NORTH WILDWOOD — Beach patrols are working with the National Weather Service to improve public awareness about New Jersey’s rip currents, the dangerous currents that can imperil swimmers by pulling them away from the beach.
Several local beach patrols took part in a national conference this month in Lewes, Delaware, to improve preparedness and predict when rip currents might be more likely.
Each morning this summer, lifeguards in South Jersey will call the Mount Holly weather office to get the daily forecast and relay local information about beach conditions.
“We hold this conference call to tell them the weather conditions we’re expecting,” meteorologist Kristin Kline said. “But we also try to gather input from them about what they’re seeing about rip currents and wave action.”
Rip currents can be found virtually anywhere along New Jersey’s 130 miles of Atlantic Ocean coastline. They are responsible for drownings almost every year on unguarded beaches in South Jersey.
“A rip current is a disturbance in the water. We describe it like a washing machine,” North Wildwood Beach Patrol Chief Tony Cavalier said.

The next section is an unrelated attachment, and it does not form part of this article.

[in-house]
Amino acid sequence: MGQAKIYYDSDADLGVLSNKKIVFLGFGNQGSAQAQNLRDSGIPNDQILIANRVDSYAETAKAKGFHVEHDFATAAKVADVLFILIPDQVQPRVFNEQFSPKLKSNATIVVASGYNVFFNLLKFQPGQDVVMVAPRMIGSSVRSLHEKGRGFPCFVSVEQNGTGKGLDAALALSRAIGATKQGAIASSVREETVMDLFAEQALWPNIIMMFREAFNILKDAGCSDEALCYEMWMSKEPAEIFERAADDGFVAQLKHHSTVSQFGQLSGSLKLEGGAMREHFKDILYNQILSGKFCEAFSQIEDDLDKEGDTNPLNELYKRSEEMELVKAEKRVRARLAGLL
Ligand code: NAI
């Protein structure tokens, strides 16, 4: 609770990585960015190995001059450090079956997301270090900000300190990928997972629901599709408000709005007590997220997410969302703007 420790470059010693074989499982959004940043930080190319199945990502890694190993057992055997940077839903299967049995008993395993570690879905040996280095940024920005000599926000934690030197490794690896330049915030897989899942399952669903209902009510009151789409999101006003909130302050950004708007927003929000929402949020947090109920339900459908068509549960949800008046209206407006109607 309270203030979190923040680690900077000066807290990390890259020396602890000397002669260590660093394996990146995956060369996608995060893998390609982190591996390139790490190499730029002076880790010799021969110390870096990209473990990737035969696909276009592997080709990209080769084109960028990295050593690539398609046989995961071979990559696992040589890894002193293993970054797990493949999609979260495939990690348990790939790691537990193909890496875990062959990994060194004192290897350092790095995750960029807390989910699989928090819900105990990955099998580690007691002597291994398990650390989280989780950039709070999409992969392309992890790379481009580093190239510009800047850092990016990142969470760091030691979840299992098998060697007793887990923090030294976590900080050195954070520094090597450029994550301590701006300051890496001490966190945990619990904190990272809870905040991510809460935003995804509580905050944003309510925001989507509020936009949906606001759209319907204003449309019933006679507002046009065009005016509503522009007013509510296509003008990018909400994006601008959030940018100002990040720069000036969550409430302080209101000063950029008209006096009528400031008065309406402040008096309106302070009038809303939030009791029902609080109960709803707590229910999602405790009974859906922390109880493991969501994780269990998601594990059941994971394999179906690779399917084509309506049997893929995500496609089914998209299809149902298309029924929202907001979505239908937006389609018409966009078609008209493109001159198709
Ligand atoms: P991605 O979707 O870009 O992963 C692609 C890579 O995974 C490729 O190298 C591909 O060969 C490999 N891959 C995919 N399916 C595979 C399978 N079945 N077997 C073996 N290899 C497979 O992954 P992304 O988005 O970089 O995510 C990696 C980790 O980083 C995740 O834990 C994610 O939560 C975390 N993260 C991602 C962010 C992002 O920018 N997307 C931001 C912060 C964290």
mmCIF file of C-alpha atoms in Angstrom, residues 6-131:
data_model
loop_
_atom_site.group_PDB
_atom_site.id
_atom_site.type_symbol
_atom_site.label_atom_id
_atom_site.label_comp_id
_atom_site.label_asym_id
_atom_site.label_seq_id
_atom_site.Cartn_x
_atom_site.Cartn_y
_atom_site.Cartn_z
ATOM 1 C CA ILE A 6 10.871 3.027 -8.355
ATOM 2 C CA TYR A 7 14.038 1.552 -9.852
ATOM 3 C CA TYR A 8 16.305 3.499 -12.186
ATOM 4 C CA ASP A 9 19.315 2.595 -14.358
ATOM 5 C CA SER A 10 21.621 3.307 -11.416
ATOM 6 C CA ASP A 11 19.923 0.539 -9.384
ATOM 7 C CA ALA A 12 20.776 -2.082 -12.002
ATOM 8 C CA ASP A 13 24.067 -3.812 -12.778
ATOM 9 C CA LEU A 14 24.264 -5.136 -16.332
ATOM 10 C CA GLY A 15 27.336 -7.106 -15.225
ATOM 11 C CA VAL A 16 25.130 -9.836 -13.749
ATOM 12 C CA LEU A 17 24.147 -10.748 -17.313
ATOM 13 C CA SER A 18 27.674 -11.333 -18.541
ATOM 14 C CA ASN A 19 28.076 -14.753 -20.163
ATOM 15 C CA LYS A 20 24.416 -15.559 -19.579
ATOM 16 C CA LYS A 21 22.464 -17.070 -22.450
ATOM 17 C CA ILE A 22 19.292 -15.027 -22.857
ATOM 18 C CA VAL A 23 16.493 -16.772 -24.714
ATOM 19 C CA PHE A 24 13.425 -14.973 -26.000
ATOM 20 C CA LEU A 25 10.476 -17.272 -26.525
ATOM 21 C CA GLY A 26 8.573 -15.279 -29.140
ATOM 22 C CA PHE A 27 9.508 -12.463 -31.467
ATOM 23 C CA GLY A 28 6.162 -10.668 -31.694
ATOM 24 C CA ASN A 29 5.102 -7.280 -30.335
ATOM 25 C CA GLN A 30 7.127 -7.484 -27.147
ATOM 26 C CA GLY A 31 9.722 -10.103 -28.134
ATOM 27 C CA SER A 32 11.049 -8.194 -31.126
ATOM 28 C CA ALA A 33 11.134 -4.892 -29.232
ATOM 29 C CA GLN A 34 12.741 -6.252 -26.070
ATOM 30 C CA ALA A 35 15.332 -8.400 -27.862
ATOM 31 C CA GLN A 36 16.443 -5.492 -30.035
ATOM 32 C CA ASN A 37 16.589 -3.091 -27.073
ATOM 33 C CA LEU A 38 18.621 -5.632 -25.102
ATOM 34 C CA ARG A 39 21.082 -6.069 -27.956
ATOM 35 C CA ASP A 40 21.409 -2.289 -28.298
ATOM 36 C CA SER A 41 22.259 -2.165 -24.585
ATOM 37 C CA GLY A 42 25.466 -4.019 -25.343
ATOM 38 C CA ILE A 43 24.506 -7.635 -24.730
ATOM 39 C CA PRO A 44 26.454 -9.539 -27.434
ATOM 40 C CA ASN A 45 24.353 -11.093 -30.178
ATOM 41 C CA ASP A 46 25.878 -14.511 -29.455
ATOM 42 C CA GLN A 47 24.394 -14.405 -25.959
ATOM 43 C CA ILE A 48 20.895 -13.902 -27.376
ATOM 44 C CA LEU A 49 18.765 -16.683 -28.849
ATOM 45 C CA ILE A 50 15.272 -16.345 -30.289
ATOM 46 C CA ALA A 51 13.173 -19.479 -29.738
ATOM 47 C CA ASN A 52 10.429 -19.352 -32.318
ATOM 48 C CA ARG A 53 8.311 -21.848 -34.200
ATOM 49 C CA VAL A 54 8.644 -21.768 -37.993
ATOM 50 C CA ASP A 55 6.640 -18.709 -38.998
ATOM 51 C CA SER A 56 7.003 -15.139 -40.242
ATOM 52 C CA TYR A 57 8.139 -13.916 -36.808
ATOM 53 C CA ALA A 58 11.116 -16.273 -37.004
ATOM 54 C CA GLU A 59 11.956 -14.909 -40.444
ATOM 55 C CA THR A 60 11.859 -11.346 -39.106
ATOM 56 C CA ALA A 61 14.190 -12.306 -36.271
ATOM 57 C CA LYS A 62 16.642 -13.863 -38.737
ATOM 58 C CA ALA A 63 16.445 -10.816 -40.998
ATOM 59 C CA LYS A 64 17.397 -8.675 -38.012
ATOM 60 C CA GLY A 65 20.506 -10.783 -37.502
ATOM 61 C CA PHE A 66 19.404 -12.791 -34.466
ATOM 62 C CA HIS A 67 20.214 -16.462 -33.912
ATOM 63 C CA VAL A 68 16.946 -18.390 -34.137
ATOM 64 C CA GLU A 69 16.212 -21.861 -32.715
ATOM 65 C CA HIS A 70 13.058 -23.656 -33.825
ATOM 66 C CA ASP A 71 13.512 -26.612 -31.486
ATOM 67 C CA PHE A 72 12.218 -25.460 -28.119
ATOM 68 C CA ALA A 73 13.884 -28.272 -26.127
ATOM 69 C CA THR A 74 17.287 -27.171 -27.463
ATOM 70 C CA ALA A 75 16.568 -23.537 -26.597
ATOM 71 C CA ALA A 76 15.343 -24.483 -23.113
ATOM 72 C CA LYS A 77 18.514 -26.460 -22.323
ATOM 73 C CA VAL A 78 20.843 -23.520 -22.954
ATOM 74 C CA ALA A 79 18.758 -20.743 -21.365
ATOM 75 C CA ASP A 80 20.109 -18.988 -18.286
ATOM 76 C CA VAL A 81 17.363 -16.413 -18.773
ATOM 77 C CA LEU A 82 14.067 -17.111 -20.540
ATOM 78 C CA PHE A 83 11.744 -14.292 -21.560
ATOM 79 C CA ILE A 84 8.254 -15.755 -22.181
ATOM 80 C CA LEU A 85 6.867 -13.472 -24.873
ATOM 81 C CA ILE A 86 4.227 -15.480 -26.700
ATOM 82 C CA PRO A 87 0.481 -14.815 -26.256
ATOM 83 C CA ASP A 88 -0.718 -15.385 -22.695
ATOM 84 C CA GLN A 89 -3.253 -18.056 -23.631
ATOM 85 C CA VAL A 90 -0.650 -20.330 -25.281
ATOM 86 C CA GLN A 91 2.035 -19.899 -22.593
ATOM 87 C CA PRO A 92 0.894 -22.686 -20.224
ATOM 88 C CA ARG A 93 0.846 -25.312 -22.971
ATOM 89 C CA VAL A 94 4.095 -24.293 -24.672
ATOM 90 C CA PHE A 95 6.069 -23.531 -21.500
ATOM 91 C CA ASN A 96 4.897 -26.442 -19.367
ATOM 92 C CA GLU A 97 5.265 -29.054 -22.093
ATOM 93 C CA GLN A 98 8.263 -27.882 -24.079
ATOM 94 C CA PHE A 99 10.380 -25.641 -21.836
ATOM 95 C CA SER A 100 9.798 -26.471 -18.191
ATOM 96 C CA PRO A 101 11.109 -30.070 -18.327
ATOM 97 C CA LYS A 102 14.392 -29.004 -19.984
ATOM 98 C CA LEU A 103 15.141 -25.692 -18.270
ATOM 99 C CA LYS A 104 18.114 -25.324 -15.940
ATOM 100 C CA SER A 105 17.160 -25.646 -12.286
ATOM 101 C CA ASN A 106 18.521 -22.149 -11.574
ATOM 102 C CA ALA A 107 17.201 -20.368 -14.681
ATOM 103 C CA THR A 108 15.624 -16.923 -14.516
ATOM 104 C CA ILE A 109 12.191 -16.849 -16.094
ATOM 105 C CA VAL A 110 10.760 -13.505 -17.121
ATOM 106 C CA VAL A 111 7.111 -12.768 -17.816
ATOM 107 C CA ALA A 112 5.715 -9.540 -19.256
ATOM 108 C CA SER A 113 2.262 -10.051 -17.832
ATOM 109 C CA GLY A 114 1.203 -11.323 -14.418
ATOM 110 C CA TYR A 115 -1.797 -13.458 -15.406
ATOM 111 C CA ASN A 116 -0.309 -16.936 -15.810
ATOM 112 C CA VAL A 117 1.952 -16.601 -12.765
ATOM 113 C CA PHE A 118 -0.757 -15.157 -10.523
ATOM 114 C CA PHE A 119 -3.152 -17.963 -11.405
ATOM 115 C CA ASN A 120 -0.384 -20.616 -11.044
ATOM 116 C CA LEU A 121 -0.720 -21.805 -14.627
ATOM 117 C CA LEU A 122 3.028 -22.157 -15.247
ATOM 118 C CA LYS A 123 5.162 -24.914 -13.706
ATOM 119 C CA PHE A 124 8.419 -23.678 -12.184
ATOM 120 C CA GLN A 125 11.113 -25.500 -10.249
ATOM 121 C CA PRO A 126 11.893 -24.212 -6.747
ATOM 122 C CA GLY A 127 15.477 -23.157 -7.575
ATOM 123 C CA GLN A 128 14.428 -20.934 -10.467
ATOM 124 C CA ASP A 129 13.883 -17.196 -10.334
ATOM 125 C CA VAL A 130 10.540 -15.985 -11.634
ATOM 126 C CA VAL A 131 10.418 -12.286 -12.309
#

“It has a lot of force. If you’re standing in the water, it will pick you up and take you out 20 or 30 yards, he said.”
Cavalier said rip currents typically form around structures such as jetties or outfall pipes. But storms can create unseen sandbars or carve new channels overnight, creating unsafe conditions on beaches that were flat just days earlier, he said.
The city posts signs warning bathers to beware of rip currents, and offering advice on what to do if you are caught in one — namely, by swimming parallel to the beach until the current ebbs, and then returning to shore.
Cavalier said it’s easy to panic when a rip current begins to pull you farther from shore than you had planned. Swimming against the current is practically impossible, he said.
“I got caught in one when I was about 8,” North Wildwood native Cavalier said. “I asked a bigger swimmer to help pull me out.”
Lifeguards are trained to spot signs of rip currents, he said. Often, the currents are found in choppy areas of surf with darker water where the sand and sediment is disturbed.
Greg and Barbara Lombardi, at the beach with son Matthew, 12, said the family always swims on guarded beaches.
“When my kids go out in the water, I do worry about it,” Barbara O’Neill, of Hatboro, Pennsylvania, said while relaxing on North Wildwood’s beach.
She had the beach to herself on a windy, rainy day.
“I usually don’t go in the water, but I know you’re supposed to stay calm and swim parallel to the beach to get out of one,” she said.
The weather service will use the daily reports from beach patrols to refine its daily surf zone forecast this summer. This should give beachgoers a better idea about what to expect on the water, Kline said.